K-Rod and Cishek give me two potential front-line closers, with Jepsen a possible third.
I needed 4 pitchers providing ERA support and strikeouts; I rostered 8 of each but most are in the bullpen or not likely to start the season in the rotation.
The Liabilities side, well…
Michael McKenry was a throwaway player in a brutally weak catcher pool. I don’t expect him to get much playing time or to have any impact on my roster, and I’ll be jumping on any potential upgrade during the season. So I won’t say that his Liabilities shouldn’t be counted against me, but… well, okay yes… his Liabilities should not be counted against me. (My roster, my rules, my rationalizations.)
For the rest of my batters, I kept to the limit of two Health and two Experience dings. I didn’t do quite as well with pitching, thanks to McCullers and the Shane Greene wild card. Let’s just leave it at that.
I think this is indicative of the depth of the AL/NL-only player pool. For those used to playing in mixed leagues, it’s tough to look at my roster and not snicker. Three Escobars? Have you ever seen such an incredibly boring group? But when you have to dig this deep, you have tough choices to make. I wasn’t happy to nominate the skill-less Edinson Volquez for $1, but a full-time pitcher with no Liabilities has value in an AL-only context. I think they call that an “innings-eater.”
By the end-game, some of the biggest choices were between rostering flawed major leaguers or speculating on minor leaguers. For instance, when I bid $5 on Jose Berrios, I was looking at BABS and there was a veteran 180+ inning starting pitcher who had bubbled up to the top of the list. But I couldn’t bear to put Ubaldo Jimenez on my team.
And then it was all about remembering not to base my draft decisions on NOW (Chapter 2). What we are seeing here in late March is nothing like what we will be seeing in a week, or a month, so you have to look ahead to the fluidity of the season. I follow one overriding rule in the end-game: “Find a path to playing time, and then speculate smart.”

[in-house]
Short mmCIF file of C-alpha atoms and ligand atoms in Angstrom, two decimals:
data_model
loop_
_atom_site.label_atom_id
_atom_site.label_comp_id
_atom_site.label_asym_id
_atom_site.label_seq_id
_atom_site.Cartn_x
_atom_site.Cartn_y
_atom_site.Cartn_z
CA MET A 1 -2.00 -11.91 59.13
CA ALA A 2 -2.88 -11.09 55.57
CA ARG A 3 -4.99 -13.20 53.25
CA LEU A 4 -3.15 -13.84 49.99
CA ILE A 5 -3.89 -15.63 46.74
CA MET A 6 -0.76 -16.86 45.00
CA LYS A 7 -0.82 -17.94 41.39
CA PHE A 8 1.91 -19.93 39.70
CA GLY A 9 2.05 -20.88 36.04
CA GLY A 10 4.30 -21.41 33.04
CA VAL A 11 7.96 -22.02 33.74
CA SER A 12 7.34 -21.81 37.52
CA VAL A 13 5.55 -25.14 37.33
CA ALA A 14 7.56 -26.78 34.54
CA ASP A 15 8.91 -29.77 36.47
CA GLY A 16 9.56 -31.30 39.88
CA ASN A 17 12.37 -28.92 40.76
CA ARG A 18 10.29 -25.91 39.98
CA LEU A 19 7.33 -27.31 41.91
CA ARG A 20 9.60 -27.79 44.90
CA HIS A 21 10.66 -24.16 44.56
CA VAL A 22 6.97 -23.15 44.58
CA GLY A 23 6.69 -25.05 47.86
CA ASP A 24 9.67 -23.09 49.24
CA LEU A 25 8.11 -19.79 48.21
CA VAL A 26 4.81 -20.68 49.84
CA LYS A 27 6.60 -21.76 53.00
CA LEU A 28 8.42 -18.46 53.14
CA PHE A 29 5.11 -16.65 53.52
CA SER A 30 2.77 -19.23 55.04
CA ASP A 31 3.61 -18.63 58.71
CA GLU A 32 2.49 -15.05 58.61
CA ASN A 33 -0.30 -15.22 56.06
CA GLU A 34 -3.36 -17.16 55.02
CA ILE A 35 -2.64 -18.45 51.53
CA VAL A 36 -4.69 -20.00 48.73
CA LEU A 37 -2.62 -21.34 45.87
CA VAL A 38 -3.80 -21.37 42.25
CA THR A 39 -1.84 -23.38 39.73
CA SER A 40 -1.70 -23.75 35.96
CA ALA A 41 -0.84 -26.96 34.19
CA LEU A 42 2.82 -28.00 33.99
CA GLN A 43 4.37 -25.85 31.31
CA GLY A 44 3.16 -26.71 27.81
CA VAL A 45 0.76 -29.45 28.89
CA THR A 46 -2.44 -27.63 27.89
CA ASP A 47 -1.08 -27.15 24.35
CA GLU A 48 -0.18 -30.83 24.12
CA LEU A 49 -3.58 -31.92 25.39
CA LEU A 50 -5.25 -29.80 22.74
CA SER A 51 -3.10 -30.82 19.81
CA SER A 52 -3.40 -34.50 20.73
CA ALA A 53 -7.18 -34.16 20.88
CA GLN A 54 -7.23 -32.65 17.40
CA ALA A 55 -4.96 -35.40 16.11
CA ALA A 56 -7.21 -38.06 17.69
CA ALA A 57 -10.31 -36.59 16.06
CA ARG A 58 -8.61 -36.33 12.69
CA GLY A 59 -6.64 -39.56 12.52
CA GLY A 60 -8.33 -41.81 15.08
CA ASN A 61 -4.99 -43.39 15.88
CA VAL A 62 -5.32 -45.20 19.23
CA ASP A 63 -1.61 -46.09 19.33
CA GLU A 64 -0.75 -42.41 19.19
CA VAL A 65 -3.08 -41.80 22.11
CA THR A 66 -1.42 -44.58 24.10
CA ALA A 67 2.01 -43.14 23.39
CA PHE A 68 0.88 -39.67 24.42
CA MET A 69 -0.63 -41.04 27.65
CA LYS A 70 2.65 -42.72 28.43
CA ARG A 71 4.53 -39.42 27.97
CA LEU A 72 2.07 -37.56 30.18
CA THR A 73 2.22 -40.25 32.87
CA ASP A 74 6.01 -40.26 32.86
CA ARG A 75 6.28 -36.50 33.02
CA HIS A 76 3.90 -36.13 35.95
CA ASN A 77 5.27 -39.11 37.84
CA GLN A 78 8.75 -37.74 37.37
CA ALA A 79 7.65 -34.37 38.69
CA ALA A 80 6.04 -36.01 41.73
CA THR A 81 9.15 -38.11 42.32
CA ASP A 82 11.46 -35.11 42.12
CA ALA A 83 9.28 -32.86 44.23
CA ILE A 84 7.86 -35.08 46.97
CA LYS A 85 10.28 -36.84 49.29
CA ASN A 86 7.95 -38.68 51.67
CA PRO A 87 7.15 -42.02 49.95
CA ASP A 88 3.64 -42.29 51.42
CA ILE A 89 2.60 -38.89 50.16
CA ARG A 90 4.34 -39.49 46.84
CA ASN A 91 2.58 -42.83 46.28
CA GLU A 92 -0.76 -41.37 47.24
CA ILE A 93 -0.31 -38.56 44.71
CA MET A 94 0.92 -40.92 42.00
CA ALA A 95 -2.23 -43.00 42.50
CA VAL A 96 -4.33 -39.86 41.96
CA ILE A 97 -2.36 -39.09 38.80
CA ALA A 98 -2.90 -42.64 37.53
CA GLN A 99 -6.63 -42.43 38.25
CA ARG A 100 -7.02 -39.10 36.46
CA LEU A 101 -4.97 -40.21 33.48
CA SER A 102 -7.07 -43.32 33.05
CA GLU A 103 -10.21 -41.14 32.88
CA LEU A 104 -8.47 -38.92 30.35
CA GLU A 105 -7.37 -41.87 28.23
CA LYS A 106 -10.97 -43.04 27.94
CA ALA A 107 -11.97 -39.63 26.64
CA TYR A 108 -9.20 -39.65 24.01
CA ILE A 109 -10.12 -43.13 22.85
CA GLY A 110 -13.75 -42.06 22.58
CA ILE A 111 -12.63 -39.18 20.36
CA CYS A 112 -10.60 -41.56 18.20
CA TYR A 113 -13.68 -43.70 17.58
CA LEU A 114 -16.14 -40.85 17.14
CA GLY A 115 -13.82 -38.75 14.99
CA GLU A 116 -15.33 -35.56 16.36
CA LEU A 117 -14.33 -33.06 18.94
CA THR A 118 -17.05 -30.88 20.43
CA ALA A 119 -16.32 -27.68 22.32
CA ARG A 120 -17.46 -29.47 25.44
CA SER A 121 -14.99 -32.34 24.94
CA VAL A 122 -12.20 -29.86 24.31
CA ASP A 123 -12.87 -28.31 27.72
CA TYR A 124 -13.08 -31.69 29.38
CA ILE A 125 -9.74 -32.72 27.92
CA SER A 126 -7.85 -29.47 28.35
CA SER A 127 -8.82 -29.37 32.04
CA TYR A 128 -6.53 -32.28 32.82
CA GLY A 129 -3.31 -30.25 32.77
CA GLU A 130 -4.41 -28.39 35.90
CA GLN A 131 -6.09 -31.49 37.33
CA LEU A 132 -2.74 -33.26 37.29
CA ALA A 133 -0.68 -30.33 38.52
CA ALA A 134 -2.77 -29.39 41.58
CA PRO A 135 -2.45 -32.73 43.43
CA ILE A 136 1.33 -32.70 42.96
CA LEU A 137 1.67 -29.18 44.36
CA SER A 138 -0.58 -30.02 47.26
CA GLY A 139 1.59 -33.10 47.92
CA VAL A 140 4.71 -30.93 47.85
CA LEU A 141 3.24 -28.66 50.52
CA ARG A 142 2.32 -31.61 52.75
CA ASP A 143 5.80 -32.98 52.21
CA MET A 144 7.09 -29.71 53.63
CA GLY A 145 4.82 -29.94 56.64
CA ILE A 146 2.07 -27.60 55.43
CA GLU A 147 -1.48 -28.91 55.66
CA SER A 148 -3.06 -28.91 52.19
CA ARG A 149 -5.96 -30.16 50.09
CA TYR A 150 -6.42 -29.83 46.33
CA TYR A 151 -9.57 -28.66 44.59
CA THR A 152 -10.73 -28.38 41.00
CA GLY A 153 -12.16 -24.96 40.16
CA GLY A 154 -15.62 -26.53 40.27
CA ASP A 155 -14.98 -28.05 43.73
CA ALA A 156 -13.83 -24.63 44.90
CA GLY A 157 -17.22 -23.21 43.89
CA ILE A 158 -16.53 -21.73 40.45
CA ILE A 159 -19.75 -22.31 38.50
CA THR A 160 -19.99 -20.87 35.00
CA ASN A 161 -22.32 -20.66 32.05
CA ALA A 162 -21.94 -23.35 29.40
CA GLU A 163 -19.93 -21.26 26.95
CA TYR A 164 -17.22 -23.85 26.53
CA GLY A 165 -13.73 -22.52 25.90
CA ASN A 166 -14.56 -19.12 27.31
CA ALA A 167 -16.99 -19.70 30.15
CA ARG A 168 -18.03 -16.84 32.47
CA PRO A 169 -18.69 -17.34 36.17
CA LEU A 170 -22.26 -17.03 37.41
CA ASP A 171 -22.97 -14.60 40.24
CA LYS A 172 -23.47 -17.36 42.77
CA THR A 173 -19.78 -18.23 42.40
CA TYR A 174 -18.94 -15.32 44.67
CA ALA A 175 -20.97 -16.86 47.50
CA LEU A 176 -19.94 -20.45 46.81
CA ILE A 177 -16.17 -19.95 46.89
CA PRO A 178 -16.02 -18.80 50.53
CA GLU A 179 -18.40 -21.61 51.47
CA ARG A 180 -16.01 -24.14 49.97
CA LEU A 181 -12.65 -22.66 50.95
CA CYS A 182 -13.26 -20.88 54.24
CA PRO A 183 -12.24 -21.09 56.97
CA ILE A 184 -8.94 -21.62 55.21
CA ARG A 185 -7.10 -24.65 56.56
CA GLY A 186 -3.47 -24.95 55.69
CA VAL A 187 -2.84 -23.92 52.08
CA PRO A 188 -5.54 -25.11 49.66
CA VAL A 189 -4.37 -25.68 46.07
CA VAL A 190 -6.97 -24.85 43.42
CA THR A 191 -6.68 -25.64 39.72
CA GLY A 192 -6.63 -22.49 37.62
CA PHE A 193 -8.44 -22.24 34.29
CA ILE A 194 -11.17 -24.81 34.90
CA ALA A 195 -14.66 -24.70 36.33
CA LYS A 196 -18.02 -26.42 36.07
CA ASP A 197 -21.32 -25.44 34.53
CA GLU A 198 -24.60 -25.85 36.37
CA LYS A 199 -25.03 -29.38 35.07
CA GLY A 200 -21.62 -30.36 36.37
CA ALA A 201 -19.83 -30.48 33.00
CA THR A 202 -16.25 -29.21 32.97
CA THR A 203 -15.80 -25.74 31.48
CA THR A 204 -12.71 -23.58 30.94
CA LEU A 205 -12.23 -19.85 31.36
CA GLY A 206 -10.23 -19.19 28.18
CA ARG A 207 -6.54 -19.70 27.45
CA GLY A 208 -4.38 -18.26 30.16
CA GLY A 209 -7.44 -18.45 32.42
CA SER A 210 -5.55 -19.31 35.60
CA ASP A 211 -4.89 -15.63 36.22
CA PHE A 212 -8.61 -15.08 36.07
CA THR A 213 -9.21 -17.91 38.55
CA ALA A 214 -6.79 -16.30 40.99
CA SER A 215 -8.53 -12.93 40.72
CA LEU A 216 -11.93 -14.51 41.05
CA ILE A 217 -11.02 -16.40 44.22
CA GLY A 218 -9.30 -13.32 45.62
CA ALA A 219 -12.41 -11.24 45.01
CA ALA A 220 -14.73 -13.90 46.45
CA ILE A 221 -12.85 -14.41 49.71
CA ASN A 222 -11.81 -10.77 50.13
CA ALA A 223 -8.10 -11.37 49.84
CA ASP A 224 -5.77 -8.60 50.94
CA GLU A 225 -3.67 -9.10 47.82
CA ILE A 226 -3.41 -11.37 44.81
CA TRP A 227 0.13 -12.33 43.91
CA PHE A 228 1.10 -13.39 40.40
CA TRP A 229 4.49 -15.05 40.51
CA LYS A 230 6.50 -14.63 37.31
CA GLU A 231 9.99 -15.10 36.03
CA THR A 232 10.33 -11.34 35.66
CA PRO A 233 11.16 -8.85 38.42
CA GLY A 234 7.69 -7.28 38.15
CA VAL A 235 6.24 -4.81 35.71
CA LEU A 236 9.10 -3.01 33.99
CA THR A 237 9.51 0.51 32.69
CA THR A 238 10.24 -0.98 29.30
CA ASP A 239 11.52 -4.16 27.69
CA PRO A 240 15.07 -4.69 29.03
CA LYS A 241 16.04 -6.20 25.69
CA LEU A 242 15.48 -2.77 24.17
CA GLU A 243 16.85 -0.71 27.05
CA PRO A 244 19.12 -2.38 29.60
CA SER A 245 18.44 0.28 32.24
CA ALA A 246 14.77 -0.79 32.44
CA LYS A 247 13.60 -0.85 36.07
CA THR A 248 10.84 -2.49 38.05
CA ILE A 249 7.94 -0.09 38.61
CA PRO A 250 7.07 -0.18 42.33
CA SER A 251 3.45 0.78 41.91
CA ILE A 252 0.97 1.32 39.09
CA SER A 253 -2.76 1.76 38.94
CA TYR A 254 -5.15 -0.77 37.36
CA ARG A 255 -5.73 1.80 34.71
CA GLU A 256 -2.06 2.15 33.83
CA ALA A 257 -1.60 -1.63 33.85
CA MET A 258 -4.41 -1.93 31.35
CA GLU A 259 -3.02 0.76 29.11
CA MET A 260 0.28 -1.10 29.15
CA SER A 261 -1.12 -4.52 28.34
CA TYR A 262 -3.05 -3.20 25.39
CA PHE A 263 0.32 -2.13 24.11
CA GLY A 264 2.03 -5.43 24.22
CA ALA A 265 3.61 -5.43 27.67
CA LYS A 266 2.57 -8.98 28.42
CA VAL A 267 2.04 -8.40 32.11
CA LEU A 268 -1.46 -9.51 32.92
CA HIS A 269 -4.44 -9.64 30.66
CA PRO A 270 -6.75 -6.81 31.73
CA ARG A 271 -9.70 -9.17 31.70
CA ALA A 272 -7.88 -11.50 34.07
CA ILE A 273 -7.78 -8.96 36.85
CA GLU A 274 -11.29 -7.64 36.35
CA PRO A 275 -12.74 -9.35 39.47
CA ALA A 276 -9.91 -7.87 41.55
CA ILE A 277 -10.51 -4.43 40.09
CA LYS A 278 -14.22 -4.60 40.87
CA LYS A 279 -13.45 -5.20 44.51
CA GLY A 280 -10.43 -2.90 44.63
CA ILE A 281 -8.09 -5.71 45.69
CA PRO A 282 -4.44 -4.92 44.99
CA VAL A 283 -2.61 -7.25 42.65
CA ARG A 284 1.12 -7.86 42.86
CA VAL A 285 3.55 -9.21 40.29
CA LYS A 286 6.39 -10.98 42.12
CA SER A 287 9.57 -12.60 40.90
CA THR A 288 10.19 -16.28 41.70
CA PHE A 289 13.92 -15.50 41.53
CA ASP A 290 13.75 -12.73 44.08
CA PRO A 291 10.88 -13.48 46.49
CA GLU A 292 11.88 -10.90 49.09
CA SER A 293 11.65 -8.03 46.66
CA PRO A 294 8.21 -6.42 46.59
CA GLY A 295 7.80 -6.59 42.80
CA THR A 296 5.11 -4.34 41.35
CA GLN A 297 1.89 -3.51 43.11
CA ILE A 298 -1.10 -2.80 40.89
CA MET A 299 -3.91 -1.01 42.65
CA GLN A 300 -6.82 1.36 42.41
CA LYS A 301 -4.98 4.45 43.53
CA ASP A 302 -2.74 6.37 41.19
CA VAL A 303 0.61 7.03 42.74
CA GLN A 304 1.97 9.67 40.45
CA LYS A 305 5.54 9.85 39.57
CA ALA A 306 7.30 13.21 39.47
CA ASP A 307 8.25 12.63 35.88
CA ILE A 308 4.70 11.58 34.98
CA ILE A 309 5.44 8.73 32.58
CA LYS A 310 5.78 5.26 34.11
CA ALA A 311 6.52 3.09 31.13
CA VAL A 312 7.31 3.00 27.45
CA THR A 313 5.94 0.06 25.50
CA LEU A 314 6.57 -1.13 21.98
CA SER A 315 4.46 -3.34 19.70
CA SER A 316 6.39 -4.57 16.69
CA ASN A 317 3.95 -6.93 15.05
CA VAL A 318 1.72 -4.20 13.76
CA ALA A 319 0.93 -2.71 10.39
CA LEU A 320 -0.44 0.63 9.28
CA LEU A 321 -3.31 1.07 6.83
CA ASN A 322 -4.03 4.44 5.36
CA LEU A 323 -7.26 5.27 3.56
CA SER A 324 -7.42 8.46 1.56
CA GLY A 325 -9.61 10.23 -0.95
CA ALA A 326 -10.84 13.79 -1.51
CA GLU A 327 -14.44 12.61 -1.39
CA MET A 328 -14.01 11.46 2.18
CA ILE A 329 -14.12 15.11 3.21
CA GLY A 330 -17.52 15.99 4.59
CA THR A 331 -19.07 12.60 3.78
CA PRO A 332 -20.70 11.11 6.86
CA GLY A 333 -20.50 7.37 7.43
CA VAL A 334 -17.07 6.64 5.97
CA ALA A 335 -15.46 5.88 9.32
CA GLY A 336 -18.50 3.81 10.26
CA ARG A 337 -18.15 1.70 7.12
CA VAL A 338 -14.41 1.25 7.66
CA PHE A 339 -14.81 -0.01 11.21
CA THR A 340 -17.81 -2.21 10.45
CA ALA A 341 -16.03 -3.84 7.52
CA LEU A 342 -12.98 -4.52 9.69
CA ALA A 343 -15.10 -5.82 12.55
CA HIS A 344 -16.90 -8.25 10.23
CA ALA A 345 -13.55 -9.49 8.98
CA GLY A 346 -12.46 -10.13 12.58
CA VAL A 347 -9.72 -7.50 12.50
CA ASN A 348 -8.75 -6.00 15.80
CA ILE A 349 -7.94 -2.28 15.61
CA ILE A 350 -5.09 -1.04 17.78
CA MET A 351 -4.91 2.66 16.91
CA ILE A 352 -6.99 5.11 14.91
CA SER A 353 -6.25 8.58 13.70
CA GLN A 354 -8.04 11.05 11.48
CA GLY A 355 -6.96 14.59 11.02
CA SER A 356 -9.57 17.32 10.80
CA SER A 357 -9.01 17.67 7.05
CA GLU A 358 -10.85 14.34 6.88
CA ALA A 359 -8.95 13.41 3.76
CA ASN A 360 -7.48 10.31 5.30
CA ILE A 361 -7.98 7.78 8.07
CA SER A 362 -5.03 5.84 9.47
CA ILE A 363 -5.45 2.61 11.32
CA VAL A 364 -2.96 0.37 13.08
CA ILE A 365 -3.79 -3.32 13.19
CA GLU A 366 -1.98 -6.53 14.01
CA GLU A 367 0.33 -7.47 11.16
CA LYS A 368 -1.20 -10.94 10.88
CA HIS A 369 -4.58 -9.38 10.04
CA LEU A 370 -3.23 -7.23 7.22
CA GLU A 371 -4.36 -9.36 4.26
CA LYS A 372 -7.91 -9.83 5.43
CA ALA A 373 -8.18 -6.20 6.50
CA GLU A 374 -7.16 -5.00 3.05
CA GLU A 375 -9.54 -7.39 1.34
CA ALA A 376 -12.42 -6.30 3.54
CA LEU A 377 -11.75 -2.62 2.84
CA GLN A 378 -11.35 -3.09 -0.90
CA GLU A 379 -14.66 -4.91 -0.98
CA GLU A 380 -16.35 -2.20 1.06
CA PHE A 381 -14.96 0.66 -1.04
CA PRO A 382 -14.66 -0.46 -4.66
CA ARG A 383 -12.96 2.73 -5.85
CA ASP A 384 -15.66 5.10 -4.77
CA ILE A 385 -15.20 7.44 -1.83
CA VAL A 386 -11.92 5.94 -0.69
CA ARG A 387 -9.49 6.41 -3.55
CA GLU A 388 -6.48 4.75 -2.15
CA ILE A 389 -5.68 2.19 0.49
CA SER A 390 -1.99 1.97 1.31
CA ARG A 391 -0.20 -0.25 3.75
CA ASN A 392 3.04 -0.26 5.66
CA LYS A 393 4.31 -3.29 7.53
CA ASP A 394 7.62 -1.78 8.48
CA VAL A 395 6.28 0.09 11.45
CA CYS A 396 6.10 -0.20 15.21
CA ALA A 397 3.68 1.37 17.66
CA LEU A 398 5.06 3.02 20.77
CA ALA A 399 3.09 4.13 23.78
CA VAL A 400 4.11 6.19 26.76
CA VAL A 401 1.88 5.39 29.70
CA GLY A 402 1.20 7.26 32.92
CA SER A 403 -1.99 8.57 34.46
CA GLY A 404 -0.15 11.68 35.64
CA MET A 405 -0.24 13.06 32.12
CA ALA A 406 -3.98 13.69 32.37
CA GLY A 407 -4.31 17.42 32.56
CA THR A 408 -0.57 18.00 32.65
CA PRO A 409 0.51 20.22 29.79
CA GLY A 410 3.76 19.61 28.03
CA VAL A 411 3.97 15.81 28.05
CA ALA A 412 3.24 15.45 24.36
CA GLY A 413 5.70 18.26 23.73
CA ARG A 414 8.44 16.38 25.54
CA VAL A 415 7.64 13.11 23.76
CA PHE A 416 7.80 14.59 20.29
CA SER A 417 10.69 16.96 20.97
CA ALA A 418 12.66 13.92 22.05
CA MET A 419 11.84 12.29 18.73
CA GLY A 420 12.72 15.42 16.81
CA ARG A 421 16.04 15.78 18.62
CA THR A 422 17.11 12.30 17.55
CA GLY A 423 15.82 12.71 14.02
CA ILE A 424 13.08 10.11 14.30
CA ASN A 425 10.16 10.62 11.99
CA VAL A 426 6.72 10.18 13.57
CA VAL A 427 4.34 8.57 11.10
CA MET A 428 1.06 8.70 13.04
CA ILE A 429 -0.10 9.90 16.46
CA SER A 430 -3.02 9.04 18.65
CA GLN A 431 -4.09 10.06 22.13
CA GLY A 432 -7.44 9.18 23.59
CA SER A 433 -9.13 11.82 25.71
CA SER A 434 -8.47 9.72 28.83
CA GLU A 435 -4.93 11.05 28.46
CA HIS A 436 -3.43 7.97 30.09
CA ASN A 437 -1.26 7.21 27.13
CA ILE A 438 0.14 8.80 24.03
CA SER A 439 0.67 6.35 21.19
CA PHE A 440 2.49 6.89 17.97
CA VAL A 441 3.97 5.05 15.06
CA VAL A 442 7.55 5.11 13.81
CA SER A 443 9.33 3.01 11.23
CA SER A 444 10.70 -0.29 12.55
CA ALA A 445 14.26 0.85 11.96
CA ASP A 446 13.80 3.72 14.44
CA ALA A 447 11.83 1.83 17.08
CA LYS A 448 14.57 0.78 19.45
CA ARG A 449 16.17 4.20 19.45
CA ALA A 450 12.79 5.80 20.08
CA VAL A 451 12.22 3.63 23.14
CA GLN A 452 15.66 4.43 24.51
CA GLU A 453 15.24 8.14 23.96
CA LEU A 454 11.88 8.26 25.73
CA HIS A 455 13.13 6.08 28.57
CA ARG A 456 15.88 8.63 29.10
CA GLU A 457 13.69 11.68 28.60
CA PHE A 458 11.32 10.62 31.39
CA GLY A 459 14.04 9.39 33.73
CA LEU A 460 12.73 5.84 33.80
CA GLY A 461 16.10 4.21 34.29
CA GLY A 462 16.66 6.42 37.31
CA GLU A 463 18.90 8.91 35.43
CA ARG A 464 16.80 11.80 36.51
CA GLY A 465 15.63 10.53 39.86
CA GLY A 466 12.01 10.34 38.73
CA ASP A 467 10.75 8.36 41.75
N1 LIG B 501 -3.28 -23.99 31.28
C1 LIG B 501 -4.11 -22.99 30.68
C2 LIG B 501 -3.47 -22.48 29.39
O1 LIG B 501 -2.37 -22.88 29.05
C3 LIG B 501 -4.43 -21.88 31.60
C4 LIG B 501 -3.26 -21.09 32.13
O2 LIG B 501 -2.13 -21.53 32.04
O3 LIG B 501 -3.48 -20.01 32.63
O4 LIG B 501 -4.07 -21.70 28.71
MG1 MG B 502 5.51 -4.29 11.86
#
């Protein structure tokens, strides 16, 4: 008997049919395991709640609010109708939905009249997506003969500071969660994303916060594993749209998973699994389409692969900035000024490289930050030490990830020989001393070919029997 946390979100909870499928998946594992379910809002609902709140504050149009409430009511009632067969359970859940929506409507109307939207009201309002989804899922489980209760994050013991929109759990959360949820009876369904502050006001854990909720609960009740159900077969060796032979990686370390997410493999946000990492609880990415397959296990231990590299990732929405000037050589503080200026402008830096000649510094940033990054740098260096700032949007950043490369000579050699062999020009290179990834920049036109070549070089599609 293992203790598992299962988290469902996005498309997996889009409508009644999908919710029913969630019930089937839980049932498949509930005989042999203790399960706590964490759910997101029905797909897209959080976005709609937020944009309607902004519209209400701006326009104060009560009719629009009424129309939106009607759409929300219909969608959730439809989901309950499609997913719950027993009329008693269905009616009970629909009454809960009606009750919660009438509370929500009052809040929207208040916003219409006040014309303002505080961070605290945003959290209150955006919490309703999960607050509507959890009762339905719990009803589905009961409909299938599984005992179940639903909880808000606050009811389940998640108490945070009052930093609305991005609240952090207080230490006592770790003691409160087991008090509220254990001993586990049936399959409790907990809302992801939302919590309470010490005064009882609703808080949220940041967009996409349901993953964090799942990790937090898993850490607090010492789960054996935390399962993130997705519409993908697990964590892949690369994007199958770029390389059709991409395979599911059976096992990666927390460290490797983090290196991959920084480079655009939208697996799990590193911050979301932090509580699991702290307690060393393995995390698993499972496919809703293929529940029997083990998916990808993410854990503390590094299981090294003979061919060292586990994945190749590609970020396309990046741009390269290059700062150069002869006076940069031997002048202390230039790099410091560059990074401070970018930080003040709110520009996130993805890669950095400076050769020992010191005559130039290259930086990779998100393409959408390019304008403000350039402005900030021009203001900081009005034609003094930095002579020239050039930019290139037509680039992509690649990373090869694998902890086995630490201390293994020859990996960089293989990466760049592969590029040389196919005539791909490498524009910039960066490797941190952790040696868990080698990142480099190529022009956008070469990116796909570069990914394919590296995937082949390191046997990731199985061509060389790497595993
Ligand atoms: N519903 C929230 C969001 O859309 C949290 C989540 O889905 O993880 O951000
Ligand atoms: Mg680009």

So, for Caleb Joseph, I am hoping that Matt Wieters is not fully healthy. For Brock Holt, I am looking at Dustin Pedroia’s injury history and Pablo Sandoval’s girth. Kevin Jepsen is blocked from saves by Glen Perkins’ gimpy side, neck and back.
For Max Kepler, I need Byron Buxton to continue to struggle, Miguel Sano to regress or push Trevor Plouffe to the bench, or even Joe Mauer’s bat to finally wither to nothing. The failure of over-hyped Byun Ho Park would help too. There are several paths to potential playing time there.
For Shane Greene, I am hoping he is healthy, for one. But ahead of him, I see Anibal Sanchez and Daniel Norris still battling injuries and Mike Pelfrey being, well, Mike Pelfrey.
For Jose Berrios, it’s tough for me to imagine such a talent can’t overtake at least one of the low-skilled Twins rotation incumbents (“low-skilled” is incredibly diplomatic of me, isn’t it?). Ricky Nolasco? Tommy Milone? Really?
For some of these, it may be more of a reach to anticipate a path to playing time, but it only takes one path to clear.
This process is necessary in a single-league end-game. All that’s left in the free agent pool now are a handful of bench players, a smattering of #2 catchers, and tons and tons of relief pitchers. The AL Touts have picked it pretty clean.
But odds are this year’s winning owner will be the one who FAABs the still-available Pelfrey before he starts his run to the 2016 Cy Young award.